Survey of Ph.D. Programs in Chemistry

Survey of Ph.D. Programs in Chemistry

By Joel Shulman

How does your chemistry Ph.D. program compare to others in terms of department size and student demographics? Requirements for the degree? Graduate student progression and support? Developing skills that go beyond knowledge of chemistry? Answers to these questions and many others can be gleaned from the Survey of Ph.D. Programs in Chemistry recently reported by the ACS Committee on Professional Training (CPT). Highlights of the survey are given here.

The primary objective of the CPT is to facilitate the maintenance and improvement of the quality of chemical education at the postsecondary level. Not only does the Committee develop and administer the guidelines that define high-quality undergraduate education, but it also produces resources such as the ACS Directory of Graduate Education and publishes data on undergraduate and graduate education. Approximately every ten years, CPT fields a survey of Ph.D. programs. The latest survey solicited data from all 196 Ph.D. programs in chemistry and received usable information (base year, 2007) from 139 of these programs.

Figure 1. Size Distribution of Ph.D. Programs

Program size and demographics of students

The 139 reporting Ph.D. programs are divided for purposes of comparison into three groups of approximately equal size according to the total number of graduate students in the program: 44 small (defined as 0 to 40 total graduate students), 46 medium (41 to 105 graduate students), and 49 large programs (106+ graduate students). The number of students in Ph.D. programs ranges from 0 to 394 (see Figure 1) with a total of 13,280 students. Eighteen departments have more than 200 students, accounting for more than one-third (4,460) of the total graduate students in chemistry. The 30 largest programs account for almost 50% of graduate students. The average program size is 96 students (and 23 faculty), while the median program size is 67 students.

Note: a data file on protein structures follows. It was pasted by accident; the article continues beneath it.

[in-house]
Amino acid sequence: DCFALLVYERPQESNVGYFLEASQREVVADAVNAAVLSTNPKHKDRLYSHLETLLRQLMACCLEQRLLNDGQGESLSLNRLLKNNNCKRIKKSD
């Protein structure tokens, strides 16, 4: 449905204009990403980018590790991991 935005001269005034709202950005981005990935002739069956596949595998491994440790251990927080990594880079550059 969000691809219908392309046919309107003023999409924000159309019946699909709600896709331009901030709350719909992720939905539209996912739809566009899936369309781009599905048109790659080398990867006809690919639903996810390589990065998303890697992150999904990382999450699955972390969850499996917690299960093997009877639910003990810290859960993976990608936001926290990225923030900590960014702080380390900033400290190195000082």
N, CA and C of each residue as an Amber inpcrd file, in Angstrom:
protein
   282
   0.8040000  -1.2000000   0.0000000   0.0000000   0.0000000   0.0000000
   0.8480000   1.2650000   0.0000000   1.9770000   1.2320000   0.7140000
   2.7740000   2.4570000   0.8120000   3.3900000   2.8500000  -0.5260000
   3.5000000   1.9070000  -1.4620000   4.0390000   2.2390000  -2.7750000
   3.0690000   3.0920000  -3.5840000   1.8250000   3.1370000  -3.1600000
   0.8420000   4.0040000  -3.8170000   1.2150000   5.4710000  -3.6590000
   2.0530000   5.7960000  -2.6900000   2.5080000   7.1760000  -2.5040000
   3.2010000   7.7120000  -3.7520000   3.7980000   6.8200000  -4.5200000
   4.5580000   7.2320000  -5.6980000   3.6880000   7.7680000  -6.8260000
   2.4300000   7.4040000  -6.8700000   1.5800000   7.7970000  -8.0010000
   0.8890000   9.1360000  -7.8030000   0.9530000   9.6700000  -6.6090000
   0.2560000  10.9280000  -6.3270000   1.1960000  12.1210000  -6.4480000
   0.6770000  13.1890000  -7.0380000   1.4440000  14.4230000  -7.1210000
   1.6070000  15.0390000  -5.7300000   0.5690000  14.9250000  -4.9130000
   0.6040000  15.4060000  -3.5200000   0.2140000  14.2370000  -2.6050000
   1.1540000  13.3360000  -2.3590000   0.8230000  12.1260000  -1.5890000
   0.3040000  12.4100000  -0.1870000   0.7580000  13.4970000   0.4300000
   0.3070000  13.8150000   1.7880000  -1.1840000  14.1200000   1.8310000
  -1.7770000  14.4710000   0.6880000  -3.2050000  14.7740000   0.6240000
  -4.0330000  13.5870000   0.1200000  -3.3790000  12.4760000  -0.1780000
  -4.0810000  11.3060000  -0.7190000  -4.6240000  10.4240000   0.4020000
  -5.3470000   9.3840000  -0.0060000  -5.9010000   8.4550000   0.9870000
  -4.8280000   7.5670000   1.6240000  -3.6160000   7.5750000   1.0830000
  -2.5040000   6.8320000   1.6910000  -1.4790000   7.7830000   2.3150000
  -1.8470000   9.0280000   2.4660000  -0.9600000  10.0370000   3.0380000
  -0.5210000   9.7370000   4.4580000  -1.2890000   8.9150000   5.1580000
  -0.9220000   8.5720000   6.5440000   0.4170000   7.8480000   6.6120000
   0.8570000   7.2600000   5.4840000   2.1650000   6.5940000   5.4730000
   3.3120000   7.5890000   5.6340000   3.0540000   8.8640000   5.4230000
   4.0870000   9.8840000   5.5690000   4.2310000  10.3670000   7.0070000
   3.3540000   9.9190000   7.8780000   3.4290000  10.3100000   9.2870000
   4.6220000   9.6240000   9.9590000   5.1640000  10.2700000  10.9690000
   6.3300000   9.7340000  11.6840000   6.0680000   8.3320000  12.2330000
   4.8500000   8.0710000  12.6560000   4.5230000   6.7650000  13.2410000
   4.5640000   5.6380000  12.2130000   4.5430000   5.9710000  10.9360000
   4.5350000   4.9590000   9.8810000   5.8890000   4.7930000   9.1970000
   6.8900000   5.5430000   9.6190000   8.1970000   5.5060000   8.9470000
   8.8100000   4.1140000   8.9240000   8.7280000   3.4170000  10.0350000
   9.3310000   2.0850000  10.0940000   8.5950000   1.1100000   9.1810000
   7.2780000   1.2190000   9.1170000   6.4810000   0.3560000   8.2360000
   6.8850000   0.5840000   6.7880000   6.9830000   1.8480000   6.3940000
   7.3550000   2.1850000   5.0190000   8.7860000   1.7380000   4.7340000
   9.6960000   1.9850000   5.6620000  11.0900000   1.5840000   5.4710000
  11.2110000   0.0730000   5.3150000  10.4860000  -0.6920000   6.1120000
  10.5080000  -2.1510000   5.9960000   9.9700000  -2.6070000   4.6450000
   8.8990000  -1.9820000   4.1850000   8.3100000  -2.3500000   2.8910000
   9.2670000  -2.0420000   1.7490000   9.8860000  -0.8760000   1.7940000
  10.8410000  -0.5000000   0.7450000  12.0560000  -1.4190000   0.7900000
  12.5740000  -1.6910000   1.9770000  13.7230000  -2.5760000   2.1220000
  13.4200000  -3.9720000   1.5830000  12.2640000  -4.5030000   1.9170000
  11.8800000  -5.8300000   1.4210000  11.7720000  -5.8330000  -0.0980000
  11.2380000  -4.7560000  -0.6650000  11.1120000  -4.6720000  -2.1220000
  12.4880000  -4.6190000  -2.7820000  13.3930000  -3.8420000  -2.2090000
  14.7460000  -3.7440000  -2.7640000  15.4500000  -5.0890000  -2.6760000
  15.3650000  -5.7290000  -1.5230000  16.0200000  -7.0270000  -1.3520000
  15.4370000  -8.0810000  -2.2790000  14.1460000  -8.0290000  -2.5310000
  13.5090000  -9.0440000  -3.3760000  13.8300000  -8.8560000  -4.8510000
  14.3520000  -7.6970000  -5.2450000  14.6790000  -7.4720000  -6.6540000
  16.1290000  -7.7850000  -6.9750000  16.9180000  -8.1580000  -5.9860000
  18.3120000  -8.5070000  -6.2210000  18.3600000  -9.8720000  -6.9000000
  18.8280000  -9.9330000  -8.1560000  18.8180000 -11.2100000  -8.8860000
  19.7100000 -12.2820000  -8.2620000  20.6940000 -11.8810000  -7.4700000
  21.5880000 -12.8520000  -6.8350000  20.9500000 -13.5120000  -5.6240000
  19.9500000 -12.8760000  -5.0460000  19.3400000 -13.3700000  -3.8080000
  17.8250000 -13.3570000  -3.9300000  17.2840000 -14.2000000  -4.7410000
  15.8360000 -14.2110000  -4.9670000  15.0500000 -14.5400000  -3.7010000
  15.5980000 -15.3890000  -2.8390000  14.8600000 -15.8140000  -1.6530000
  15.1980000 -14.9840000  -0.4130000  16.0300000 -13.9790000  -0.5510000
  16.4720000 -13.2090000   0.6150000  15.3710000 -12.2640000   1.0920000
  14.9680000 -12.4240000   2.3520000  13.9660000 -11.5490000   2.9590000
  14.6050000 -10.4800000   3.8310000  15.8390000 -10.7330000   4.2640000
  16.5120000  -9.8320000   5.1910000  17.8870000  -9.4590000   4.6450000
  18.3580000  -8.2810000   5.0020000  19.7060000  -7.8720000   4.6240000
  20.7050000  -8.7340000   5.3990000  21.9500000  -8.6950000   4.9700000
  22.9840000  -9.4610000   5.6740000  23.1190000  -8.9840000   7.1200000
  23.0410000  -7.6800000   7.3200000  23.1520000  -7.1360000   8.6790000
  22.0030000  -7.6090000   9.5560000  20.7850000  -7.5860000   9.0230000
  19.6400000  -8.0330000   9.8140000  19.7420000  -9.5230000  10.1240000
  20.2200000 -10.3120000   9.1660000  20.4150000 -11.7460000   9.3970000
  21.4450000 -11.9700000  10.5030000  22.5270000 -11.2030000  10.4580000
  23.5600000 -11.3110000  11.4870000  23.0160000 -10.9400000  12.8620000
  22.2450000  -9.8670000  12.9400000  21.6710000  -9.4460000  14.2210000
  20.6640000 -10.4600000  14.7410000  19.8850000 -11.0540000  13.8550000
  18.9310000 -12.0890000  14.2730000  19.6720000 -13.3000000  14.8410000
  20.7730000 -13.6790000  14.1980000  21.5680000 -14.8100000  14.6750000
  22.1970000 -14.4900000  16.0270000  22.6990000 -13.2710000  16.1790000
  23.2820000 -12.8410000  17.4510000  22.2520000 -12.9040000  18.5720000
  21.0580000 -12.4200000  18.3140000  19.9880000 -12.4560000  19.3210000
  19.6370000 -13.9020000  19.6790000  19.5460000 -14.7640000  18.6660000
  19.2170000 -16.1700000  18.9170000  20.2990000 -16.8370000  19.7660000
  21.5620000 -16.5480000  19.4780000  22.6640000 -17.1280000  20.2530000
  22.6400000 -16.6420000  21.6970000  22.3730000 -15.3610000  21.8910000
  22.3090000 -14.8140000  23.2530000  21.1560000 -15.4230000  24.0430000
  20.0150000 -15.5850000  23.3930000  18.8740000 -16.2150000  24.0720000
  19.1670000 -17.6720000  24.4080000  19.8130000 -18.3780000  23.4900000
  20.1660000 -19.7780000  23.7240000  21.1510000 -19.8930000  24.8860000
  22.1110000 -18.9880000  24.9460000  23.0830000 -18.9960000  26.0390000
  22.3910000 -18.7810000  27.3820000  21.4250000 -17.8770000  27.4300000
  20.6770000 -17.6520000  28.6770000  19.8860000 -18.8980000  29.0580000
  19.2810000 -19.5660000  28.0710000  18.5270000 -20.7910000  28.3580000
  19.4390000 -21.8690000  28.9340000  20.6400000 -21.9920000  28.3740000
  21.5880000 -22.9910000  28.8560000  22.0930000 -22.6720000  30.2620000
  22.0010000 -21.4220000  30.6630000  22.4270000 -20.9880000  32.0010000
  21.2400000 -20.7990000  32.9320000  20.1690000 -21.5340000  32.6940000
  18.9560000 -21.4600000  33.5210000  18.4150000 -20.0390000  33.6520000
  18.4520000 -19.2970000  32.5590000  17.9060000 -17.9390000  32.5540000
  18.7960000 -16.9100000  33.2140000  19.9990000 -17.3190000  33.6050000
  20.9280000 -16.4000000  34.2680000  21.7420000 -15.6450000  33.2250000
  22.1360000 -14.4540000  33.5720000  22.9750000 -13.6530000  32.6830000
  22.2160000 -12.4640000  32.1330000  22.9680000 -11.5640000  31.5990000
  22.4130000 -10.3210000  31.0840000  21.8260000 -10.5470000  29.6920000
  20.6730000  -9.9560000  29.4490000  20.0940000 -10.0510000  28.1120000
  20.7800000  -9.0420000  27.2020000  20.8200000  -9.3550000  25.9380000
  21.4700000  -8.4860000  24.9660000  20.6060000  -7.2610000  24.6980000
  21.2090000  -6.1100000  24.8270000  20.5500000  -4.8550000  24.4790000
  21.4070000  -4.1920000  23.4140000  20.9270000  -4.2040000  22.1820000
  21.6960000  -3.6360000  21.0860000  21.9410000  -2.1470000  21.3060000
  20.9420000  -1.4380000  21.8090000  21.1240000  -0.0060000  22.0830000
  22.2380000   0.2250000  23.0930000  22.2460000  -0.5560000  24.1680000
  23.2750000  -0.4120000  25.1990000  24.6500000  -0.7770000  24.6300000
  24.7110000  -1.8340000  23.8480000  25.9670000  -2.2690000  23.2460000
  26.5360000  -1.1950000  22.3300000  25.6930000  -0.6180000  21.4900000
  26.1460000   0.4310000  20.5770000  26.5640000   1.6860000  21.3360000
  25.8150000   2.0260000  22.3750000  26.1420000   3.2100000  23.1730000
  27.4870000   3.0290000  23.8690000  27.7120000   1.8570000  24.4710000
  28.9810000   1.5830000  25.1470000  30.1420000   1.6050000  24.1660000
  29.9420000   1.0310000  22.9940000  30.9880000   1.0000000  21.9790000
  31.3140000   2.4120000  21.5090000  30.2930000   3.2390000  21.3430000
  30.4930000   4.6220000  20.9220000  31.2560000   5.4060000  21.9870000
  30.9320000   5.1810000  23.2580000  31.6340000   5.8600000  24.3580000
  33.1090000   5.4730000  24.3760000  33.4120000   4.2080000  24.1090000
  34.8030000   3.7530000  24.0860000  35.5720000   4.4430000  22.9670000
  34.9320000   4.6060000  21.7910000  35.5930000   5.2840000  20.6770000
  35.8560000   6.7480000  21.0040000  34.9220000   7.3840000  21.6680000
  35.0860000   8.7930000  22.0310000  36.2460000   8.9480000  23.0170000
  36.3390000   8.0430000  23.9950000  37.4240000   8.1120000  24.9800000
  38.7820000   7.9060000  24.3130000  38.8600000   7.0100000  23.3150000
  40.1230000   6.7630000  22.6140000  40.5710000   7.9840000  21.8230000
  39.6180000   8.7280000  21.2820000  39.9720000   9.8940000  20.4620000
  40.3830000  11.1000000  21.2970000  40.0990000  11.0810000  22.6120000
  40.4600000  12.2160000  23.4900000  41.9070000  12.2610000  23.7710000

Of the doctoral students in responding programs, 27.4% are women, 5.2% are underrepresented minorities, and 42.3% are international students (Table 1). Small programs tend to have a higher percentage of underrepresented minority students (averaging 7.8%), while large programs have a higher percentage of women (28.5%) and a lower percentage of international students (37.3%).

Table 1. Demographics of Graduate Students by Program Size

  All Schools Small Programs
(0-40 students)
Medium Programs
(41-105 students)
Large Programs
(106+ students)
Avg. # of faculty 23 15 20 33
Avg. # of students 96 25 70 183
% International 42.3% 53.0% 52.6% 37.3%
% African American 2.4% 3.2% 2.5% 2.3%
% Hispanic 2.5% 4.2% 1.8% 2.5%
% Native American 0.3% 0.4% 0.3% 0.3%
% Women 27.4% 21.6% 26.1% 28.5%

Requirements for degree (Table 2)

Of course, a doctoral dissertation is required by all Ph.D. programs. Most (71%) graduate programs require entering graduate students to take placement exams, although this requirement tends to be less prevalent as program size increases. The average program requires a minimum of 20 credits (semester hours, corrected for programs on the quarter system) of coursework, a number that does not vary significantly by program size. In addition to course work and dissertation, 96% of programs require at least one of the following: cumulative examinations (58%), an oral preliminary exam (54%), a comprehensive oral exam (50%), and/or a comprehensive written exam (31%). All four of these exams are required by 7% of programs; 17% of programs require three; 43% of programs require two; and 28% require only one. Large programs require cumulative exams less often and oral exams more often than small or medium programs. Only four programs (3%) require students to pass a language exam for the Ph.D.

Table 2. Requirement in Ph.D. Program

  All Programs Small Programs (0-40 students) Medium Programs (41-105 students) Large Programs (106+ students)
Entering graduate students take placement exams 71% 79% 70% 65%
Minimum number of credits of formal course work 20 cr 22 cr 20 cr 19 cr
Require cumulative examination 58% 58% 73% 45%